Wednesday, June 26, 2013

NoSQL is not schemaless

NoSQL datastores give us a lot of flexibility when it comes to putting data in. They don't need a fixed schema to accept data, and they're pretty good about handling data with mixed attributes. Consider I insert the following data into a mongodb store (I'll use Mongo to illustrate my point, but this could apply to most NoSQL stores):
[ { "first_name" : "Jeff", "last_name" : "Storey" } , { "color" : "red", "a_number" : 50 } ]
Sure, I can do this, but imagine trying to query this data. Mongo will let me write a query that selects all documents whose "first_name" is "Jeff" or whose "color" is "red," but this doesn't make much sense at an application level. In order for the data to be easily processed, it needs to conform to some schema.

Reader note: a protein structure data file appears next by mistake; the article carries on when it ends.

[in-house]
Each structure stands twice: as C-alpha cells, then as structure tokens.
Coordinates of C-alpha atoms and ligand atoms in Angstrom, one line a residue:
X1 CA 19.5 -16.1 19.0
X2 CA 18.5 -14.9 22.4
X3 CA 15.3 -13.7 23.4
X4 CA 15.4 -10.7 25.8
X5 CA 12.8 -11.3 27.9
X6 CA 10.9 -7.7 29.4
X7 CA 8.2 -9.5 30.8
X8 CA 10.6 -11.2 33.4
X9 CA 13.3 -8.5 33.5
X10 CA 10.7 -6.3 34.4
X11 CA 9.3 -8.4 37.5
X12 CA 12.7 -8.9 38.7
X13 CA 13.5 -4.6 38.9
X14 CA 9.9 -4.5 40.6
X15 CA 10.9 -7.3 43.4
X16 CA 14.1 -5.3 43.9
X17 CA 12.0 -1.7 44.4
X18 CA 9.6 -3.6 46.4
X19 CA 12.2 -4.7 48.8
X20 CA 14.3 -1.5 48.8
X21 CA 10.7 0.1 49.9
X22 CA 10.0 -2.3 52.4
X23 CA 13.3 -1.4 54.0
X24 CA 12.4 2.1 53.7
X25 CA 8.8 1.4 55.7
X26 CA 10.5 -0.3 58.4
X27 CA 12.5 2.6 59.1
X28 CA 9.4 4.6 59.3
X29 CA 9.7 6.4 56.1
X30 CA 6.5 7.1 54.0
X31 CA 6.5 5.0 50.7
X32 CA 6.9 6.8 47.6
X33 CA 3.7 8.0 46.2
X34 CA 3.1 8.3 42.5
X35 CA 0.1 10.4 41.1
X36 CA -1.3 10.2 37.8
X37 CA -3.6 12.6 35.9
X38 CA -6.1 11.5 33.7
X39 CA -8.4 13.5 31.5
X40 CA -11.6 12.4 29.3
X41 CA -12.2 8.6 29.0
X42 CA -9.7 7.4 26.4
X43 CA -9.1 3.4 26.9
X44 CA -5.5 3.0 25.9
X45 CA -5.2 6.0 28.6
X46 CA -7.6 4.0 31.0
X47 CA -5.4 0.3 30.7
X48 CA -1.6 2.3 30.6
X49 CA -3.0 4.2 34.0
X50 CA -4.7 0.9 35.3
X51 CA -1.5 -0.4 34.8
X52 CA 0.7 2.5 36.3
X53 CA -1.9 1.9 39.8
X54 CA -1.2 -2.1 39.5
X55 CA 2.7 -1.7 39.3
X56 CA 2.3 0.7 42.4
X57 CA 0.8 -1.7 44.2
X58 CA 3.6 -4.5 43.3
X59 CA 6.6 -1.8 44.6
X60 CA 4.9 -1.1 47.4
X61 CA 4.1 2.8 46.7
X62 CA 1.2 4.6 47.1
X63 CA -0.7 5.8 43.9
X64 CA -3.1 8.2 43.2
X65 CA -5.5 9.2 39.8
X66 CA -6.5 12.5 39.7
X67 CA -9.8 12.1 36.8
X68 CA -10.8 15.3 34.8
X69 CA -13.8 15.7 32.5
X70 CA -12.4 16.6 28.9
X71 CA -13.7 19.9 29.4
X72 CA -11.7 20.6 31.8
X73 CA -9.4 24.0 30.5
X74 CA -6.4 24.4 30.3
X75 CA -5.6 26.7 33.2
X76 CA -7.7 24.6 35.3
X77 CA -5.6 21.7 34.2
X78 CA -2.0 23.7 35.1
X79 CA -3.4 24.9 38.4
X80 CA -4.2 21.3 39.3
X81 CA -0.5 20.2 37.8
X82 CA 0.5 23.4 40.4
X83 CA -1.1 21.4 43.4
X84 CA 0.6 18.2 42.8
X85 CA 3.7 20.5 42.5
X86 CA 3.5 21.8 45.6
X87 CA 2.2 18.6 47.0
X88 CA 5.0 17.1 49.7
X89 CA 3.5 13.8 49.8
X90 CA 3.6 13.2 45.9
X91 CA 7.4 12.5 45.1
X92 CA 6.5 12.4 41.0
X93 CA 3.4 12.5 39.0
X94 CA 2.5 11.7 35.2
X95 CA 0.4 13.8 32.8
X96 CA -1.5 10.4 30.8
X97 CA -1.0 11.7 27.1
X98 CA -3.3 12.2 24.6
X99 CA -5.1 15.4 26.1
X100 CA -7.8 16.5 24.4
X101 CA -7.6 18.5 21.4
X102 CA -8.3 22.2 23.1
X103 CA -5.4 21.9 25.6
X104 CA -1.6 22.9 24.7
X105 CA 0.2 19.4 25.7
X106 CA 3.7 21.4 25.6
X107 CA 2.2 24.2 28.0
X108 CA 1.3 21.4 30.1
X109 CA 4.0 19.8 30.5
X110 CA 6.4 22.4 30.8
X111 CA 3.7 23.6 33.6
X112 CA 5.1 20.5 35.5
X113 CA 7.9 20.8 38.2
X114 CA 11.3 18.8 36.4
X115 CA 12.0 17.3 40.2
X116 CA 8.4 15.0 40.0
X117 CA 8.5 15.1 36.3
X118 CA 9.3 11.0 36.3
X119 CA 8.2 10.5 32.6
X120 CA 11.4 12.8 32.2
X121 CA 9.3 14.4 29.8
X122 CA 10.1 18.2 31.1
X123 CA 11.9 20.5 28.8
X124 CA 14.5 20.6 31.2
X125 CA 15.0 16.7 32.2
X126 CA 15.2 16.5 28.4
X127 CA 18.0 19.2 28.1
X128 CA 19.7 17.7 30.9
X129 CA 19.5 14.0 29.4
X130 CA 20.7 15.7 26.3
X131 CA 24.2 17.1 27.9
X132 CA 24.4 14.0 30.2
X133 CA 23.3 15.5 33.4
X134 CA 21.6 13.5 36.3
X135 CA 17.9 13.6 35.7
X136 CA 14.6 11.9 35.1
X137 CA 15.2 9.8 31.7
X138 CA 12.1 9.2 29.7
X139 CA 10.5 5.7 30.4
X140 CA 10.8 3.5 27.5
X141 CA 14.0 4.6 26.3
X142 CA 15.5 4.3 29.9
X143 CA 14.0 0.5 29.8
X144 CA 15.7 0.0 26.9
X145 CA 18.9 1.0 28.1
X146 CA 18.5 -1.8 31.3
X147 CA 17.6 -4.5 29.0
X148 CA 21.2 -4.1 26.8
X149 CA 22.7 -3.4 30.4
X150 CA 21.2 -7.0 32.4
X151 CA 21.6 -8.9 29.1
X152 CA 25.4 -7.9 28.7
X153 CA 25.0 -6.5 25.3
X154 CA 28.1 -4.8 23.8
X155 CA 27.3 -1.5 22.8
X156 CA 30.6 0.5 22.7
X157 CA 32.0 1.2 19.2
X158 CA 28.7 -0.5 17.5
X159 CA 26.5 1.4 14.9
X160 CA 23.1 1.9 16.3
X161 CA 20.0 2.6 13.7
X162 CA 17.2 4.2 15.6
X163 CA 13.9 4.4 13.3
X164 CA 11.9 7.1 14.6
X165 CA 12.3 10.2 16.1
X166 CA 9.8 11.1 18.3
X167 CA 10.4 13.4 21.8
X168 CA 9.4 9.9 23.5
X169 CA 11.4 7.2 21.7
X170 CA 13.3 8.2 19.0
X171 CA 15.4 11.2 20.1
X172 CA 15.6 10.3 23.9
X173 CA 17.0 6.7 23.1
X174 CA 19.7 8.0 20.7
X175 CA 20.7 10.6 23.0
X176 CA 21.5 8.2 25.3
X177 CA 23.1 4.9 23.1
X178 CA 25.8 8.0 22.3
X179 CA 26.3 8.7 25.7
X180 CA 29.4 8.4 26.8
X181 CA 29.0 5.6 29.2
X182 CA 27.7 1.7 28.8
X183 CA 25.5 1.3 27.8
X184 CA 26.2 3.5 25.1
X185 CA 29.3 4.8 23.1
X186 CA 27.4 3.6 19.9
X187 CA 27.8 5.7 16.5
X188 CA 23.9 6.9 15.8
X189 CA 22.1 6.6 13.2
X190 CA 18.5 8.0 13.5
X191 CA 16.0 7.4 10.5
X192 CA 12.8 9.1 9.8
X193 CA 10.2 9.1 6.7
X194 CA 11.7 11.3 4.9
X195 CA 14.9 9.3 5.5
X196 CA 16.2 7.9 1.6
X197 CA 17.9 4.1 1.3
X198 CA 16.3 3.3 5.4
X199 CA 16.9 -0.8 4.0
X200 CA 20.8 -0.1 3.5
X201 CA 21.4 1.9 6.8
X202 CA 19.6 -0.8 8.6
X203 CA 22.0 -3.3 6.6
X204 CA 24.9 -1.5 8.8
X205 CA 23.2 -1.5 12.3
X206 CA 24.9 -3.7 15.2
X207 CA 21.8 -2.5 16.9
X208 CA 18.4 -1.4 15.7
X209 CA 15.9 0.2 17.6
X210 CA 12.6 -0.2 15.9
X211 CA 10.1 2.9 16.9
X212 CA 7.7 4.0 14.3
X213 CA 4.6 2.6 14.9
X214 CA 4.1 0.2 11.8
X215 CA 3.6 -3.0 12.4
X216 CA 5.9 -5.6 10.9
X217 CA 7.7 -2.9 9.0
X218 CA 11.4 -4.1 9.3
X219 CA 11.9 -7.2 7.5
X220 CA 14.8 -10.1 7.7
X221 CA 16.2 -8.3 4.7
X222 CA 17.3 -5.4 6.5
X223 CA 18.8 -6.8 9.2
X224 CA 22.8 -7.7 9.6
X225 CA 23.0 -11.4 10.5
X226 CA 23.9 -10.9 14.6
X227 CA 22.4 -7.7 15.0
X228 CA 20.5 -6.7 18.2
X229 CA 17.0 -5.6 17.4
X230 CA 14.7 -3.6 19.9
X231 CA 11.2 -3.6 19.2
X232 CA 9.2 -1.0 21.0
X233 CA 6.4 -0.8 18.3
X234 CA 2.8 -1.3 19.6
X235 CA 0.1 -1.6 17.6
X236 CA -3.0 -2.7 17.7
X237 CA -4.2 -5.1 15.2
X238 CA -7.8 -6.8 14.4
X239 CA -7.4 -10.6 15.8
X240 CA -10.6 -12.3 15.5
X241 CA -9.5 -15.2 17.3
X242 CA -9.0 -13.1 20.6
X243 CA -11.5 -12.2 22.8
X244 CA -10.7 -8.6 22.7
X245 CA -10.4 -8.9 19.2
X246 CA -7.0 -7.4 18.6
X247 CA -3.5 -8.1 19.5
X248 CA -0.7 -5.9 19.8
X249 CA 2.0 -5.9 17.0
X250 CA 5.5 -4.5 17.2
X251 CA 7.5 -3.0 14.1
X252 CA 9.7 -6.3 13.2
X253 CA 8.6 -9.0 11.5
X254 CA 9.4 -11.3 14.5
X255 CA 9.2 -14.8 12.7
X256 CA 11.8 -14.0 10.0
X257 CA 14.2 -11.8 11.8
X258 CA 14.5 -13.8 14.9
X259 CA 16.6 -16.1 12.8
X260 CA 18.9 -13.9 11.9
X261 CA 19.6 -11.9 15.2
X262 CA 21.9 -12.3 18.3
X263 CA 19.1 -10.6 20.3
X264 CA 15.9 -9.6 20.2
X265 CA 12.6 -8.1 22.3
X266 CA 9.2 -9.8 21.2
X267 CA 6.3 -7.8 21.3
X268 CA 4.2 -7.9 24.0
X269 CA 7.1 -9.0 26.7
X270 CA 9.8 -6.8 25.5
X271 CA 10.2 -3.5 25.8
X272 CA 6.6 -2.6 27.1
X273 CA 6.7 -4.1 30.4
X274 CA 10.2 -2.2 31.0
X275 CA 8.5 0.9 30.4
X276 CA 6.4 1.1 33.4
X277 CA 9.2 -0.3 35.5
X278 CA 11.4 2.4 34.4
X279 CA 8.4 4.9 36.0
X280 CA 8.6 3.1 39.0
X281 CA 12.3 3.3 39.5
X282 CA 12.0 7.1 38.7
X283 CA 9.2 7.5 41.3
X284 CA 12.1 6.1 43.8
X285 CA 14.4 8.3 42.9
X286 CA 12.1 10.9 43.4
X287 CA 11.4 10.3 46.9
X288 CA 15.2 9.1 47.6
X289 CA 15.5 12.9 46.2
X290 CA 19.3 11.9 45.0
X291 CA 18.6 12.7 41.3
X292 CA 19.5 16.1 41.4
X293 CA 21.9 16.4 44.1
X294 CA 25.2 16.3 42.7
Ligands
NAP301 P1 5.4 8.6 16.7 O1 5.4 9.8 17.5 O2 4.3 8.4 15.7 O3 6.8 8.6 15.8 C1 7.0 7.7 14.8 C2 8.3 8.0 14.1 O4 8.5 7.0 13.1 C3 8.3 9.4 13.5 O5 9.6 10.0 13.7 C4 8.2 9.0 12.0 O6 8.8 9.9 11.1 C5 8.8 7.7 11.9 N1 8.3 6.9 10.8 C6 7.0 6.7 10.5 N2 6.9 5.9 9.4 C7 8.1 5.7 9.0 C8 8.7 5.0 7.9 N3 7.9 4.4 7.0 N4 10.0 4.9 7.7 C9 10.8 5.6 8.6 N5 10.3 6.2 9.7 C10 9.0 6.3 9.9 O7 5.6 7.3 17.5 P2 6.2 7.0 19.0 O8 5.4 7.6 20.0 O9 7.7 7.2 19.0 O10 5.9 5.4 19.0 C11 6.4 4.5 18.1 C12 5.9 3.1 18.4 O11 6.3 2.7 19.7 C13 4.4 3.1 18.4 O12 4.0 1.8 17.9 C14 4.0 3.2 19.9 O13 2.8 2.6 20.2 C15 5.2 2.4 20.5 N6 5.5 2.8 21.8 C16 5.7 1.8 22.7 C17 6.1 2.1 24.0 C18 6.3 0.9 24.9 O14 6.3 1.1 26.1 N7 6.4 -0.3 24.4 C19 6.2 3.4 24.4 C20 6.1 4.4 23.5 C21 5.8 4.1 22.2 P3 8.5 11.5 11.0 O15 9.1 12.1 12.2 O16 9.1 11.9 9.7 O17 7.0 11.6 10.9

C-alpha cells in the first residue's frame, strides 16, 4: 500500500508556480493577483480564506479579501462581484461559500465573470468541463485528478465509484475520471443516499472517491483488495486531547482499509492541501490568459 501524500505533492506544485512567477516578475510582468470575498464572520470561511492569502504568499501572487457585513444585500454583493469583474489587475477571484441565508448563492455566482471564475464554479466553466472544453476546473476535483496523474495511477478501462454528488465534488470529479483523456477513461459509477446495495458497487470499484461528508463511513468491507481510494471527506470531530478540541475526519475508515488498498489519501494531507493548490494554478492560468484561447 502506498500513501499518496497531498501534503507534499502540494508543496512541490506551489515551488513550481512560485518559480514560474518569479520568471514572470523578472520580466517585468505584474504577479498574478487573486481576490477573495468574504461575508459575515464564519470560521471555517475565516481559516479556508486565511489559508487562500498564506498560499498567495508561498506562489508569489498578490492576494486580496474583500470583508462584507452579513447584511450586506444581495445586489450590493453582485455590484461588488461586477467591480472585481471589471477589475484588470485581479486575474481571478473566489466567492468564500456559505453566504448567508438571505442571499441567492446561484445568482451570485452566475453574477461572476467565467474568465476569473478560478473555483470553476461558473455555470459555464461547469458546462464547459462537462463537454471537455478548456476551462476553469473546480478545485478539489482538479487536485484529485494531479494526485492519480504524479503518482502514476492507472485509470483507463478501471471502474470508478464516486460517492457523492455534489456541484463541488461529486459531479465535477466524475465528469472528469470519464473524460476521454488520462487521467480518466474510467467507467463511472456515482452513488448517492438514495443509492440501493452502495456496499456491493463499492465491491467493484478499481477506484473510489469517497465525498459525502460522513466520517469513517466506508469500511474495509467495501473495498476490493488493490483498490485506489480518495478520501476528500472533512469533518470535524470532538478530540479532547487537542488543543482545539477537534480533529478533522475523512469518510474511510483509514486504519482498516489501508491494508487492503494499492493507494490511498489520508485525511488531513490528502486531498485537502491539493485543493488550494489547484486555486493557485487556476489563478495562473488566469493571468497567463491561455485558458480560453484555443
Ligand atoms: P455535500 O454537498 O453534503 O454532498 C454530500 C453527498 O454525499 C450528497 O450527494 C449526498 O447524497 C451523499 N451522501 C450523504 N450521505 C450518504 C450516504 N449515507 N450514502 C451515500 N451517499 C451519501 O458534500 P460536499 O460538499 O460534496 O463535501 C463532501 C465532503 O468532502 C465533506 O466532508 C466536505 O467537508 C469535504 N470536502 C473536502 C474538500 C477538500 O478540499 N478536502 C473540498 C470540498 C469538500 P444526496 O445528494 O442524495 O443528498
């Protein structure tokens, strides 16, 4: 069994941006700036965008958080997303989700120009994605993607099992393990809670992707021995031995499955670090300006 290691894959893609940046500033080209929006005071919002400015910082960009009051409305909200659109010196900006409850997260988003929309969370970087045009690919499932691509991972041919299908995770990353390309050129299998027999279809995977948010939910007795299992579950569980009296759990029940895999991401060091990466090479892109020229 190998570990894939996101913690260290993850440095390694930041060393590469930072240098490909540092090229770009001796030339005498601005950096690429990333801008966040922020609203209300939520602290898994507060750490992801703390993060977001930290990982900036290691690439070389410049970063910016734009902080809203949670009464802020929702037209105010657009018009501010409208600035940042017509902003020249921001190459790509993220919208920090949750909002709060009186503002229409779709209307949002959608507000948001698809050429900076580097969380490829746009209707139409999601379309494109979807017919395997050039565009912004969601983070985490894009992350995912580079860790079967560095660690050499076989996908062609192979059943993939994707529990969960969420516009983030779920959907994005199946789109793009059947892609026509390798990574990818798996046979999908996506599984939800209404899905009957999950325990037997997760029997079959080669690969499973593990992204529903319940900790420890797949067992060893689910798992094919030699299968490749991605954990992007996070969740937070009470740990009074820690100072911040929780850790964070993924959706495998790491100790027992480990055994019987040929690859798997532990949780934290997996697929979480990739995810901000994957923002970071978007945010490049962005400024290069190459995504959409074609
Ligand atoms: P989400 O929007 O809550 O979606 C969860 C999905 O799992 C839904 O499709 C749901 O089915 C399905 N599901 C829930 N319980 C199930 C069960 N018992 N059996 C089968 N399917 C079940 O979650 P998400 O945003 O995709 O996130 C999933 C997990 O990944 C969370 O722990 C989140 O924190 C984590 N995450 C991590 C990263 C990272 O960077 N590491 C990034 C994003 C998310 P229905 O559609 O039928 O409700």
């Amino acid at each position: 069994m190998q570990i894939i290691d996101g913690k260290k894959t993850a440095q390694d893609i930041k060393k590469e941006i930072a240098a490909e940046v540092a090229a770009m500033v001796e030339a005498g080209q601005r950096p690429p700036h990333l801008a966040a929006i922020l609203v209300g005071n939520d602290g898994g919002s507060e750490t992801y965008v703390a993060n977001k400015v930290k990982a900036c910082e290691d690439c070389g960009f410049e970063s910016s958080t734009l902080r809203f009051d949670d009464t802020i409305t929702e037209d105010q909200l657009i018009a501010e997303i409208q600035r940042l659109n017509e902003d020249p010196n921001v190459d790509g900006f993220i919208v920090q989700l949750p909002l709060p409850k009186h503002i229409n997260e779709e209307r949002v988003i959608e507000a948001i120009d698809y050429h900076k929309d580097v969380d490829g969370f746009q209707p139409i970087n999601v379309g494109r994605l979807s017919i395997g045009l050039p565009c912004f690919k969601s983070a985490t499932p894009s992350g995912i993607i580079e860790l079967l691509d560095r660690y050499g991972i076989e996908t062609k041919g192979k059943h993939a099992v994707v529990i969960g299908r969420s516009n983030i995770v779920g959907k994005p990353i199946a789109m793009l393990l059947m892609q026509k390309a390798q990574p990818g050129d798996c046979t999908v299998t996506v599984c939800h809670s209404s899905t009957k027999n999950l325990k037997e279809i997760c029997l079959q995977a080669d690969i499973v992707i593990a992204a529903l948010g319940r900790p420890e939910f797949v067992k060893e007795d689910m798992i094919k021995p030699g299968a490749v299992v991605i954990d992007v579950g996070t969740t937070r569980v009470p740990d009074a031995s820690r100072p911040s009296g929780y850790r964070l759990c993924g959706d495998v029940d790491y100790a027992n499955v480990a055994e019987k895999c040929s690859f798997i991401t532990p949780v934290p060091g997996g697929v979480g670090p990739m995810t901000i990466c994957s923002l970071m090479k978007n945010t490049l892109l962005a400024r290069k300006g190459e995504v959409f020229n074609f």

Where having this flexibility is really useful is with a schema that changes over time - and what schema doesn't? Rather than having to add new columns, new constraints, etc to the database, mongo will happily allow you to add new columns. Now consider an original schema that looks like:
first_name, last_name, age
Then I realize I want to start collecting income data, and I change it to
first_name, last_name, age, income
For records that have income, just insert it. No database changes necessary!

Technically, yes, NoSQL stores can be schemaless, but that doesn't mean you shouldn't have a schema.